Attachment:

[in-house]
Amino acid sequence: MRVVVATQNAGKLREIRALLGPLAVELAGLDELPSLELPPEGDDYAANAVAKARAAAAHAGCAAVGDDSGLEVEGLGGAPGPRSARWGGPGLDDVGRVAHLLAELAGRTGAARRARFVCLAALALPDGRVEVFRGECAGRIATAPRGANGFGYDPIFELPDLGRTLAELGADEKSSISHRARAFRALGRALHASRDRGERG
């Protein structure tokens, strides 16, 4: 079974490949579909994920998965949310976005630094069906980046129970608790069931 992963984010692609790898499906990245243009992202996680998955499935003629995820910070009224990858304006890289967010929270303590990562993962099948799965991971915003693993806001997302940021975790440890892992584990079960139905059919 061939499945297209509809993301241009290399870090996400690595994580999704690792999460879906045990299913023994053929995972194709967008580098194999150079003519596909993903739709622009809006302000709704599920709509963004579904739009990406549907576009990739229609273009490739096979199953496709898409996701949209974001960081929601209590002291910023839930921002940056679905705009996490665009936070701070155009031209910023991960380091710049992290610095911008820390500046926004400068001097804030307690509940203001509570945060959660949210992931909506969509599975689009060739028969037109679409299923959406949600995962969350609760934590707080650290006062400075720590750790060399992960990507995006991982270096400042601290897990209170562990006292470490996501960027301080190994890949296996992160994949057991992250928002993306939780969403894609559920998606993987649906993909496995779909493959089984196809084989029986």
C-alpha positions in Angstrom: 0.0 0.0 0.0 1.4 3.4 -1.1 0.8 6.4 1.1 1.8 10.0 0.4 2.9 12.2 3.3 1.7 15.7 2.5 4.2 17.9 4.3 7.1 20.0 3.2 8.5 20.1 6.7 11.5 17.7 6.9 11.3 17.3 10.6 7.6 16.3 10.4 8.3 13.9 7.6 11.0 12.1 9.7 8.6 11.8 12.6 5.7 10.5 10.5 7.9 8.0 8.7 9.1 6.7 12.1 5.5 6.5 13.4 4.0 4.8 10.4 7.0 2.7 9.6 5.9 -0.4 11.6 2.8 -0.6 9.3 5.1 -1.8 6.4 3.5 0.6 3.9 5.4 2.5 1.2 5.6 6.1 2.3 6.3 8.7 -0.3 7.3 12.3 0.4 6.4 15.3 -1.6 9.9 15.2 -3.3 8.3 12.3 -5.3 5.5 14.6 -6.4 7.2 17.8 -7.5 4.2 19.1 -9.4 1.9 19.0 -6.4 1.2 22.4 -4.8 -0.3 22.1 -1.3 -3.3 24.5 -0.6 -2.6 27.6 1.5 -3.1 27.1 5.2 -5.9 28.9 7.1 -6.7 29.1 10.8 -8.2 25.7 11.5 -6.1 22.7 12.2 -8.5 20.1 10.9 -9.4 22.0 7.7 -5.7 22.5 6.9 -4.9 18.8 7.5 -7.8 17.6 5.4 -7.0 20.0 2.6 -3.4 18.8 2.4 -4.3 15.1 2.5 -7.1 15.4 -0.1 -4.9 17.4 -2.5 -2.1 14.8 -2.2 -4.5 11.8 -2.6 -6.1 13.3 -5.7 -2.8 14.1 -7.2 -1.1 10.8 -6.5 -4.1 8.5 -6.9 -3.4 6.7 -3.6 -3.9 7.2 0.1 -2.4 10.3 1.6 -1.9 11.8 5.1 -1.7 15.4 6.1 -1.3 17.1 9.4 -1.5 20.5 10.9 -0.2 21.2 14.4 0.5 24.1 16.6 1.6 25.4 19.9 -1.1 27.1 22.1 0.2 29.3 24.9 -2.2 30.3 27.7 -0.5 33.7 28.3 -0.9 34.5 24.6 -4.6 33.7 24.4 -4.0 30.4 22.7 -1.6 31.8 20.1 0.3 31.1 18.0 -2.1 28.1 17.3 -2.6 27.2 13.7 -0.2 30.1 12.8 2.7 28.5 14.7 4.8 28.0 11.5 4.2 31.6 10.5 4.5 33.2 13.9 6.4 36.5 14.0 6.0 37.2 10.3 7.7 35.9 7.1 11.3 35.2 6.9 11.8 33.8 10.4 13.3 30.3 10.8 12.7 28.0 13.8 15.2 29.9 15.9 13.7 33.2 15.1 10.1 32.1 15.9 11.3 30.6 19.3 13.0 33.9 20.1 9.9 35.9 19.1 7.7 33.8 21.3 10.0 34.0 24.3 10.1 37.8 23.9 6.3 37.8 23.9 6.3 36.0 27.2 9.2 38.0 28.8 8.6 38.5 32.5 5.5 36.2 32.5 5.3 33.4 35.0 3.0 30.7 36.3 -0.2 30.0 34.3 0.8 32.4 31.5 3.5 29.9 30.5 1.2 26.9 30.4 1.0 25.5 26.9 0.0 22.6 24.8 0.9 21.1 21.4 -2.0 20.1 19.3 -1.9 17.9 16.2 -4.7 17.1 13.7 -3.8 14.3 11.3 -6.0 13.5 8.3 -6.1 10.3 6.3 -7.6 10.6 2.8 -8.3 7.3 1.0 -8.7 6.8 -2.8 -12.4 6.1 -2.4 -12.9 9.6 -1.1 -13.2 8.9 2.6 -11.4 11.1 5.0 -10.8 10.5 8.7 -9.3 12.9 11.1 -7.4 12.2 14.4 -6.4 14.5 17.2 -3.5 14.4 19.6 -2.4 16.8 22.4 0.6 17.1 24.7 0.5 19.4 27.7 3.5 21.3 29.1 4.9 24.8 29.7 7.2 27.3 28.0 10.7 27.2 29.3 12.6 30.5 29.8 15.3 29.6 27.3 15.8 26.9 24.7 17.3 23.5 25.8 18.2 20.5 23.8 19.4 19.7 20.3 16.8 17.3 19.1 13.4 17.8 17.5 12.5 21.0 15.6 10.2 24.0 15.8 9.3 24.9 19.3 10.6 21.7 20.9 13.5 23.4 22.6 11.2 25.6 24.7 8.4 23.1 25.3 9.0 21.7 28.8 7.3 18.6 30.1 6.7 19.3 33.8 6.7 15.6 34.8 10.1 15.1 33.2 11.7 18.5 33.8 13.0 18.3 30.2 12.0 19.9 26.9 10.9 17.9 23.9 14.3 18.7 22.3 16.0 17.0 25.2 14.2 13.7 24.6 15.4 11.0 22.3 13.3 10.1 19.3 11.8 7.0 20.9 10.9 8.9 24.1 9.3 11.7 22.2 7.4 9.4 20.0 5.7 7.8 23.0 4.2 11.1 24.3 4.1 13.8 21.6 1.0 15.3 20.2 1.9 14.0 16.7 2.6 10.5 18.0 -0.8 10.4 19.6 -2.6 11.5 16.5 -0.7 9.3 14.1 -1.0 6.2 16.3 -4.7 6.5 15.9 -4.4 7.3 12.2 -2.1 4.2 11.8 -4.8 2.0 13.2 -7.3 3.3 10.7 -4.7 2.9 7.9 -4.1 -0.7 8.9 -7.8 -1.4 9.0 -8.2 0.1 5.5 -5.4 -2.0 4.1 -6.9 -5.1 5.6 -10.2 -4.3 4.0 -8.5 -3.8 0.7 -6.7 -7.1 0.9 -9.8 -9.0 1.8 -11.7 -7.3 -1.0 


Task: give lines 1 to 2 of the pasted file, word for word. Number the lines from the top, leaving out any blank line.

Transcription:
[in-house]
Amino acid sequence: MRVVVATQNAGKLREIRALLGPLAVELAGLDELPSLELPPEGDDYAANAVAKARAAAAHAGCAAVGDDSGLEVEGLGGAPGPRSARWGGPGLDDVGRVAHLLAELAGRTGAARRARFVCLAALALPDGRVEVFRGECAGRIATAPRGANGFGYDPIFELPDLGRTLAELGADEKSSISHRARAFRALGRALHASRDRGERG